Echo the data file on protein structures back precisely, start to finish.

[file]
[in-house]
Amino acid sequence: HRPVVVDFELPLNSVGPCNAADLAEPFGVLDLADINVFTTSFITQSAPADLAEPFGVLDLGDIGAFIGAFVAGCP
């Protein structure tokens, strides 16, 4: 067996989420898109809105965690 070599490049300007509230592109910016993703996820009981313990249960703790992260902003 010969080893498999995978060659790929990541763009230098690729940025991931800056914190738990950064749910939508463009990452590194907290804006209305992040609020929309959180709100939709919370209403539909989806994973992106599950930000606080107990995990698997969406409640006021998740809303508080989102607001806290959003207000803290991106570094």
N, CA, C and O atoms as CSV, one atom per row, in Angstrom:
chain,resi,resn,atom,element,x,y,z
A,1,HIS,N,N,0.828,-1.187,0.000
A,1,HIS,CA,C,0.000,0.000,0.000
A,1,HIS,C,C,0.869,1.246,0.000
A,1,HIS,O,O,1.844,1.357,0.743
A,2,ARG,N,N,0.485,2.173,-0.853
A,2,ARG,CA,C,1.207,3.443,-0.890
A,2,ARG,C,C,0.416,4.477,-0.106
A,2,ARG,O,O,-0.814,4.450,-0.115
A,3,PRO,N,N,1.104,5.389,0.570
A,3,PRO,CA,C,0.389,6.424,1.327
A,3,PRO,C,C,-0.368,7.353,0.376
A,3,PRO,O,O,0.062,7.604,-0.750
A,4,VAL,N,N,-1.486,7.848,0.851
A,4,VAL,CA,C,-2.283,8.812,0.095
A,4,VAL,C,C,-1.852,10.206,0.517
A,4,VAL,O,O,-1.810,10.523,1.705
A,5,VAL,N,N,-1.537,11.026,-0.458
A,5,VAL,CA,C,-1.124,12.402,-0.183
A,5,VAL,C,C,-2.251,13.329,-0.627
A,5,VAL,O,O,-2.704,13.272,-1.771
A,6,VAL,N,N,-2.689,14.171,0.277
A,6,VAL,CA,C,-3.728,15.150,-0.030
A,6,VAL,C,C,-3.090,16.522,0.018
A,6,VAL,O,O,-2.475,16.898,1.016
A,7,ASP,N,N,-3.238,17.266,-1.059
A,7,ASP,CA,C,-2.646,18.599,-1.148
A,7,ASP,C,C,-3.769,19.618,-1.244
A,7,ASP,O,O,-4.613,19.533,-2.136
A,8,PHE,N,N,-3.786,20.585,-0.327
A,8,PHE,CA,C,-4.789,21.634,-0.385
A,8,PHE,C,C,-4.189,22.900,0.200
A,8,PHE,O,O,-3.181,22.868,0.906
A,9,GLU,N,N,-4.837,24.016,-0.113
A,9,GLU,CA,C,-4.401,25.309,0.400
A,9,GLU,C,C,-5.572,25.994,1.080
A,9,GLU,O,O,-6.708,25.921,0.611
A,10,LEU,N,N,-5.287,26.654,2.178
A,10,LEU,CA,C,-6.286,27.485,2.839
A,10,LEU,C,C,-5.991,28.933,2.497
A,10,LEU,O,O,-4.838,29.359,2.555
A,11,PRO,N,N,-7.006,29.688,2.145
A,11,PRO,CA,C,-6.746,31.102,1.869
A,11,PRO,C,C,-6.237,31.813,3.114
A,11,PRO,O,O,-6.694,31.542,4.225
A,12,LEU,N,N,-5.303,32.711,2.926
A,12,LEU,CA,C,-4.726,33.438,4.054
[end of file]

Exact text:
[in-house]
Amino acid sequence: HRPVVVDFELPLNSVGPCNAADLAEPFGVLDLADINVFTTSFITQSAPADLAEPFGVLDLGDIGAFIGAFVAGCP
């Protein structure tokens, strides 16, 4: 067996989420898109809105965690 070599490049300007509230592109910016993703996820009981313990249960703790992260902003 010969080893498999995978060659790929990541763009230098690729940025991931800056914190738990950064749910939508463009990452590194907290804006209305992040609020929309959180709100939709919370209403539909989806994973992106599950930000606080107990995990698997969406409640006021998740809303508080989102607001806290959003207000803290991106570094």
N, CA, C and O atoms as CSV, one atom per row, in Angstrom:
chain,resi,resn,atom,element,x,y,z
A,1,HIS,N,N,0.828,-1.187,0.000
A,1,HIS,CA,C,0.000,0.000,0.000
A,1,HIS,C,C,0.869,1.246,0.000
A,1,HIS,O,O,1.844,1.357,0.743
A,2,ARG,N,N,0.485,2.173,-0.853
A,2,ARG,CA,C,1.207,3.443,-0.890
A,2,ARG,C,C,0.416,4.477,-0.106
A,2,ARG,O,O,-0.814,4.450,-0.115
A,3,PRO,N,N,1.104,5.389,0.570
A,3,PRO,CA,C,0.389,6.424,1.327
A,3,PRO,C,C,-0.368,7.353,0.376
A,3,PRO,O,O,0.062,7.604,-0.750
A,4,VAL,N,N,-1.486,7.848,0.851
A,4,VAL,CA,C,-2.283,8.812,0.095
A,4,VAL,C,C,-1.852,10.206,0.517
A,4,VAL,O,O,-1.810,10.523,1.705
A,5,VAL,N,N,-1.537,11.026,-0.458
A,5,VAL,CA,C,-1.124,12.402,-0.183
A,5,VAL,C,C,-2.251,13.329,-0.627
A,5,VAL,O,O,-2.704,13.272,-1.771
A,6,VAL,N,N,-2.689,14.171,0.277
A,6,VAL,CA,C,-3.728,15.150,-0.030
A,6,VAL,C,C,-3.090,16.522,0.018
A,6,VAL,O,O,-2.475,16.898,1.016
A,7,ASP,N,N,-3.238,17.266,-1.059
A,7,ASP,CA,C,-2.646,18.599,-1.148
A,7,ASP,C,C,-3.769,19.618,-1.244
A,7,ASP,O,O,-4.613,19.533,-2.136
A,8,PHE,N,N,-3.786,20.585,-0.327
A,8,PHE,CA,C,-4.789,21.634,-0.385
A,8,PHE,C,C,-4.189,22.900,0.200
A,8,PHE,O,O,-3.181,22.868,0.906
A,9,GLU,N,N,-4.837,24.016,-0.113
A,9,GLU,CA,C,-4.401,25.309,0.400
A,9,GLU,C,C,-5.572,25.994,1.080
A,9,GLU,O,O,-6.708,25.921,0.611
A,10,LEU,N,N,-5.287,26.654,2.178
A,10,LEU,CA,C,-6.286,27.485,2.839
A,10,LEU,C,C,-5.991,28.933,2.497
A,10,LEU,O,O,-4.838,29.359,2.555
A,11,PRO,N,N,-7.006,29.688,2.145
A,11,PRO,CA,C,-6.746,31.102,1.869
A,11,PRO,C,C,-6.237,31.813,3.114
A,11,PRO,O,O,-6.694,31.542,4.225
A,12,LEU,N,N,-5.303,32.711,2.926
A,12,LEU,CA,C,-4.726,33.438,4.054